In the wake of Hurricane Katrina, oil companies are running scared and running ads. Raising the specter of diminishing oil reserves, Chevron promises to process oil more efficiently and exhorts automakers, scientists, government, and consumers to join the conservation effort (www.willyoujoinus.com). Consumers "must be willing to pay for some of these solutions," says Chevron, and warns "Inaction is not an option." BP’s advertisements tout natural gas.
David Crane, CEO of NRG Energy, a merchant power generator based at the Carnegie Center, also worries about the energy supply but has a different perspective. "We have been through an event that almost changes the whole rules of the game," says Crane. His 2,500-employee company, which uses coal, oil, and natural gas to fuel power plants, moved from Minneapolis to Princeton last year (U.S. 1, January 26).
Electric prices are temporarily frozen by regulation but can be expected to rise, says Crane. "Everyone is commenting that it costs $85 to fill up an SUV, that’s the single whammy. But there will be two more whammies. Home heating bills will be substantially higher. Ultimately, the higher fuel cost will be passed through with higher electricity rates. Some middle income people will get sticker shock this winter."
Crane hopes that Katrina and her sister hurricane, Rita, will trigger less dependence on oil. Just 30 percent of our oil is produced in the United States, and most of that comes through the Gulf of Mexico.
As for natural gas, that supply is dwindling and expensive, says Crane. Drilling has increased by 175 percent since 2002 and production since 2002 has declined by two percent. "So we are more dependent on imports." Crane compares burning natural gas in power plants to washing your hair with Evian. "It is too precious a fuel to be used that way."
Crane’s favorite topic is coal. "This country has only one affordable fossil fuel and that is coal," says Crane. "I’m not going to tell you that coal is a clean fossil fuel, but it is much cleaner than in the ’60s or ’70s," he says, citing a $50 million expenditure for environmental improvements at NRG’s coal fire plants. "A lot more needs to be done, but coal should not be a four-letter word."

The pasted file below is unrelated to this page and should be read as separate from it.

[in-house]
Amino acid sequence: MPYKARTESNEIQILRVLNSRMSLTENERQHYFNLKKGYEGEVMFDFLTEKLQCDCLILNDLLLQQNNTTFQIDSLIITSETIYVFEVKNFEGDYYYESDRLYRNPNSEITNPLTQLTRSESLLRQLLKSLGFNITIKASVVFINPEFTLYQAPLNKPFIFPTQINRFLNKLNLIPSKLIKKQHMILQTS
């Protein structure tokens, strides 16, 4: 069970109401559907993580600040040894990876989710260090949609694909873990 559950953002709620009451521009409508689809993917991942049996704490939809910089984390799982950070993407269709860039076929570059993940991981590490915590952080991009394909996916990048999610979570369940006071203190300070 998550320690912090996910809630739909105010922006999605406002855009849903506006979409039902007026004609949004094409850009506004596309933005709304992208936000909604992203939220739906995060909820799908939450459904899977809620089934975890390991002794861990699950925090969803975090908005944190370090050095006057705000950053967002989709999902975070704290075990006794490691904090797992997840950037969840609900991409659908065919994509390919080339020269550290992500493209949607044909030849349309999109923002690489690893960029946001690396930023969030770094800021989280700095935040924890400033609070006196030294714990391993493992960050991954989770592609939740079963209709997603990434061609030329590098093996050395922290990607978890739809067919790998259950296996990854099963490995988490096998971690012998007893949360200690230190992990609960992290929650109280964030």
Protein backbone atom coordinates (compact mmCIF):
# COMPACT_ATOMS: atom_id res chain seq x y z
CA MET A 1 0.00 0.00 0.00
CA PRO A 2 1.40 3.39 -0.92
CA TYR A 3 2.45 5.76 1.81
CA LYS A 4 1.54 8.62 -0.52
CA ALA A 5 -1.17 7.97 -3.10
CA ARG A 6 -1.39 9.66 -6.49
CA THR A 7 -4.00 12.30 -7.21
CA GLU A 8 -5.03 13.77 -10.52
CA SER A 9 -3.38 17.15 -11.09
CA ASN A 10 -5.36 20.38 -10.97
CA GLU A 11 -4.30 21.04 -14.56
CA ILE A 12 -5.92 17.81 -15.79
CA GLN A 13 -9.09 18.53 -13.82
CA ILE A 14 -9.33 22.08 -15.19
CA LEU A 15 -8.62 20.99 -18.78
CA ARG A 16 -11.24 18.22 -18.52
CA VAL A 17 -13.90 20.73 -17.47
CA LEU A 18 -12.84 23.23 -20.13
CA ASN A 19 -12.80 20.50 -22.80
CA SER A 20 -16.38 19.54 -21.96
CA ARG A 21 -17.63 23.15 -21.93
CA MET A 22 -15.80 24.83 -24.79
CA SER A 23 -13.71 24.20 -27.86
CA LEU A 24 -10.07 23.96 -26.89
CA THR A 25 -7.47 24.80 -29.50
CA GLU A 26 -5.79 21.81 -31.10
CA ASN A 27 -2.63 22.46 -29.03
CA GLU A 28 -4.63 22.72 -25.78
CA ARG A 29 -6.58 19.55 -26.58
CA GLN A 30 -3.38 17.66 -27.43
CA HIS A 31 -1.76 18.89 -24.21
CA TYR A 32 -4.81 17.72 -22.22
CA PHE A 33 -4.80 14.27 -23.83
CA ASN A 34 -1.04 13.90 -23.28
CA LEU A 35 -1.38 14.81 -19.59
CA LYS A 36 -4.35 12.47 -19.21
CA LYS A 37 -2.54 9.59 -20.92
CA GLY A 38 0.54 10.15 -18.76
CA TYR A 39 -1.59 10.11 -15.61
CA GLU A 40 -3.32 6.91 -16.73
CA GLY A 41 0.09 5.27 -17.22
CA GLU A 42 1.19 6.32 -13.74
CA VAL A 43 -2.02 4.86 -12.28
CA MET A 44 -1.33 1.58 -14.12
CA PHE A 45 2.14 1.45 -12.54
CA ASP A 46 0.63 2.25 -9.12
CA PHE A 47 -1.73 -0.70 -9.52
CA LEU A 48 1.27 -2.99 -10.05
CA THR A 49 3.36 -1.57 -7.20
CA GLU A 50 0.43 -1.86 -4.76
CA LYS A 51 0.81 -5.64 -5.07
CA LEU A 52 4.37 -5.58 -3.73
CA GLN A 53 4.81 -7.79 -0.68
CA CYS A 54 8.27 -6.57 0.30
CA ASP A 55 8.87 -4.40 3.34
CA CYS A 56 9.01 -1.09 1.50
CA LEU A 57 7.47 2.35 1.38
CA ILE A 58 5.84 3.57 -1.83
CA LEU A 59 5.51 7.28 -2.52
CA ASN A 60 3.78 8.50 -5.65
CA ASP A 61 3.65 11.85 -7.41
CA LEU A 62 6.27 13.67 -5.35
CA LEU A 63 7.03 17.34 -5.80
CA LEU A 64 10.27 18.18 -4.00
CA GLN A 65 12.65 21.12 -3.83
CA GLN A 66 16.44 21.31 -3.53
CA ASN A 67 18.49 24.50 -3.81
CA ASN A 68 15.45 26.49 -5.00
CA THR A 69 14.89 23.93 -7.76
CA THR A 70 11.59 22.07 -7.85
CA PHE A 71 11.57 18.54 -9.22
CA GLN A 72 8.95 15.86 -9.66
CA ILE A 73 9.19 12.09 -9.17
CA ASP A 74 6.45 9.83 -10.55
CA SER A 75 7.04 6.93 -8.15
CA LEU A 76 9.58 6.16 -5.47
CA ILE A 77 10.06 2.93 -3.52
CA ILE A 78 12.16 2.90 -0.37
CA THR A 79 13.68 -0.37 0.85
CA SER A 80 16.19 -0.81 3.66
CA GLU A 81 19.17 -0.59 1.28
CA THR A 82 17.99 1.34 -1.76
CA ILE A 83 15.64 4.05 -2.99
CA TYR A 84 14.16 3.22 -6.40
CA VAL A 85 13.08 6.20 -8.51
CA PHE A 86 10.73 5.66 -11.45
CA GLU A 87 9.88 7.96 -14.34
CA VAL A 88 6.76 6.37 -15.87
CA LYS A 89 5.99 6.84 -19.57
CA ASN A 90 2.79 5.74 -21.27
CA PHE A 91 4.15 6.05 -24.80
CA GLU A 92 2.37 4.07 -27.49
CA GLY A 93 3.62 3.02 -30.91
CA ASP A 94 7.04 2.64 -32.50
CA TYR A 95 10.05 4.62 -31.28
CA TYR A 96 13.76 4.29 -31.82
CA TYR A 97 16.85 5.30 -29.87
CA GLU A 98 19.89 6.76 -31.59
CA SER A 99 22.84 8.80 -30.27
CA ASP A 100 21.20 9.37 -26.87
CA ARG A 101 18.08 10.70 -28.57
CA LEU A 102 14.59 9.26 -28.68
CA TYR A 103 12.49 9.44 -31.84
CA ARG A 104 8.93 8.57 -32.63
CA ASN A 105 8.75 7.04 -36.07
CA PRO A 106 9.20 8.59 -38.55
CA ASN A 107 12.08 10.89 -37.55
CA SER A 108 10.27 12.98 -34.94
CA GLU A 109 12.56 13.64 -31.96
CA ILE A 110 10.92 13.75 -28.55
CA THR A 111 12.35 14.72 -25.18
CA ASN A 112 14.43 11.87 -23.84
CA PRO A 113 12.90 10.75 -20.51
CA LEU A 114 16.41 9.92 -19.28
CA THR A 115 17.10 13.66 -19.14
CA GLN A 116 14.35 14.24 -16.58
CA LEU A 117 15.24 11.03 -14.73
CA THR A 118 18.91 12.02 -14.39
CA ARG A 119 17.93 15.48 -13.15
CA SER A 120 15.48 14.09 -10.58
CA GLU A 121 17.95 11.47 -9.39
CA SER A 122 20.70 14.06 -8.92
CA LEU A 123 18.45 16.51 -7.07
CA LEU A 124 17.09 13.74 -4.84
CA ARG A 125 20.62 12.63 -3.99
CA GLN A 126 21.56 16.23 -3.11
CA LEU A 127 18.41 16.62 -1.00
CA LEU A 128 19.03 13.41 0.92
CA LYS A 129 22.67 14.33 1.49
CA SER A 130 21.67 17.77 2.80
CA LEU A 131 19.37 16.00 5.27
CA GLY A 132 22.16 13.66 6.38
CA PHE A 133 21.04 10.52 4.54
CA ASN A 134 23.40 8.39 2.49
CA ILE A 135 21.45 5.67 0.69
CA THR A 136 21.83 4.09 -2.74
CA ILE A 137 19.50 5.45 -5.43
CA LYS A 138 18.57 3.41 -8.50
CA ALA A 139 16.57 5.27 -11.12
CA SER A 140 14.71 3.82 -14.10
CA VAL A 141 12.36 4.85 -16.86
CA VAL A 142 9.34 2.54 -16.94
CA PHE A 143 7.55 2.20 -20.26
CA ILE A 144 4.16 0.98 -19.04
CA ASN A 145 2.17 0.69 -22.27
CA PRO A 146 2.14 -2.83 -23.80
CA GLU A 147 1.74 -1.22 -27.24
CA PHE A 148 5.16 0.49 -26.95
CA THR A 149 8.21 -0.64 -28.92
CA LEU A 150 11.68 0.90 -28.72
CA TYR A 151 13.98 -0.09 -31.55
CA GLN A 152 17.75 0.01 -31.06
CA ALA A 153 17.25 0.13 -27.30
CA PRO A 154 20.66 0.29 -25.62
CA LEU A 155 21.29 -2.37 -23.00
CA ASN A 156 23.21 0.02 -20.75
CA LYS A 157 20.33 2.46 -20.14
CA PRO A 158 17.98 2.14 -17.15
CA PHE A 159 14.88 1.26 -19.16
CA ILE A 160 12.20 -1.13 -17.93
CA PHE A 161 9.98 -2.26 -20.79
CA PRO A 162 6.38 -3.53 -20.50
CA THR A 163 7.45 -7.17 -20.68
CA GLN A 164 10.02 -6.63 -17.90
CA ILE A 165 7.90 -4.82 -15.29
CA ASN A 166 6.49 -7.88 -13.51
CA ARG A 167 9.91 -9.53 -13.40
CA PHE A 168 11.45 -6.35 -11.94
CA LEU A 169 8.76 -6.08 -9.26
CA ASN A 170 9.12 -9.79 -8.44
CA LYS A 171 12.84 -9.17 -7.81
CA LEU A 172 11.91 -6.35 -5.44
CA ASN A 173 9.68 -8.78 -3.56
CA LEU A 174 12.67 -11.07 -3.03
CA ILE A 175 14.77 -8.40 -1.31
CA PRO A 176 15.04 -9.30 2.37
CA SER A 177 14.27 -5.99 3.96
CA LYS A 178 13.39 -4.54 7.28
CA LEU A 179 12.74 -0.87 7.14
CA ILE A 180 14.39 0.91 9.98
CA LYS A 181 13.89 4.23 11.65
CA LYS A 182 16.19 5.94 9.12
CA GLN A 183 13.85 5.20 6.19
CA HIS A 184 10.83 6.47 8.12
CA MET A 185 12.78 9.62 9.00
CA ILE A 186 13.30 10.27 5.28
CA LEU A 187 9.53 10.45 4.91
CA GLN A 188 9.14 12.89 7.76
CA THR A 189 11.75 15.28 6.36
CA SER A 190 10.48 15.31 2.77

"Ultimately this company (NRG) will do better because we make significant amount of electricity from coal fire generation. Even though it provides more than half of our power, we have enough coal for the next 300 years. By then we may be able to efficiently harness the wind, the son, and tidal power," says Crane.
NRG burns western coal rather than eastern coal, partly for environmental reasons (lower sulfur content) and partly because it is more abundant. Just the coal in the state of Wyoming could supply the country for 200 years, says Crane.
Crane tells of a school book cartoon that showed a smiling sun handing a check to a school boy. "I remember when I was 12 years old, hearing that by the time I was an adult, all my electricity bills would be free – paid by the sun," he says. "But we are really no closer to solar power than we were 46 years ago."
As for Hurricanes Katrina and Rita – they damaged 11 rural co-ops in that are NRG’s customers in Louisiana. The Washington Saint Tammany Parish cooperative was badly hit by Katrina, and Rita took out 100 percent of the power in the Jefferson Davis co-op.
"We were fully prepared," says Crane. His first goal was to protect power plant employees – and their families – by bringing them inside the plant. "Power plants tend to be quite secure places. As it happened the storm passed to the east of where our facilities were."
Then NRG helped its client power companies and the areas they serve. Immediately after the storm it extended its microwave communications network to allow local officials to communicate with recovery agencies. The officials are still using these transmitters. NRG also sent more than $500,000 in donations, including $100,000 in cash, a three-to-one match of employee contributions amounting to $290,000, plus the proceeds from a company picnic and charity auction, and three truckloads of food, water, and emergency supplies.
On Monday after Katrina’s weekend rampage, NRG’s traders at the Carnegie Center had to scramble. "On Friday the natural gas market was at $9 per BTU and it opened on Monday at $11. Anytime gas prices are double digits, that’s a very high price," says Crane. "It was quite warm in the northeast, and all our plants were running. Everyone had to be on top of their game to be sure the plants were supplied."
"We are all in for a substantial increase in energy costs, so don’t shoot the messenger," says Crane. "A company like us is passing through these costs. We are looking to be part of the solution, to expand the energy infrastructure around the United States rather than having it all come through Louisiana. There is a lot for all of us to do – in the public sector, the private sector, and as individual consumers and conservationists."
NRG Energy Inc. (NRG), 211 Carnegie Center, Princeton 08540-6213. David Crane, president and CEO. 609-524-4500; fax, 609-524-4501. Home page: www.nrgenergy.com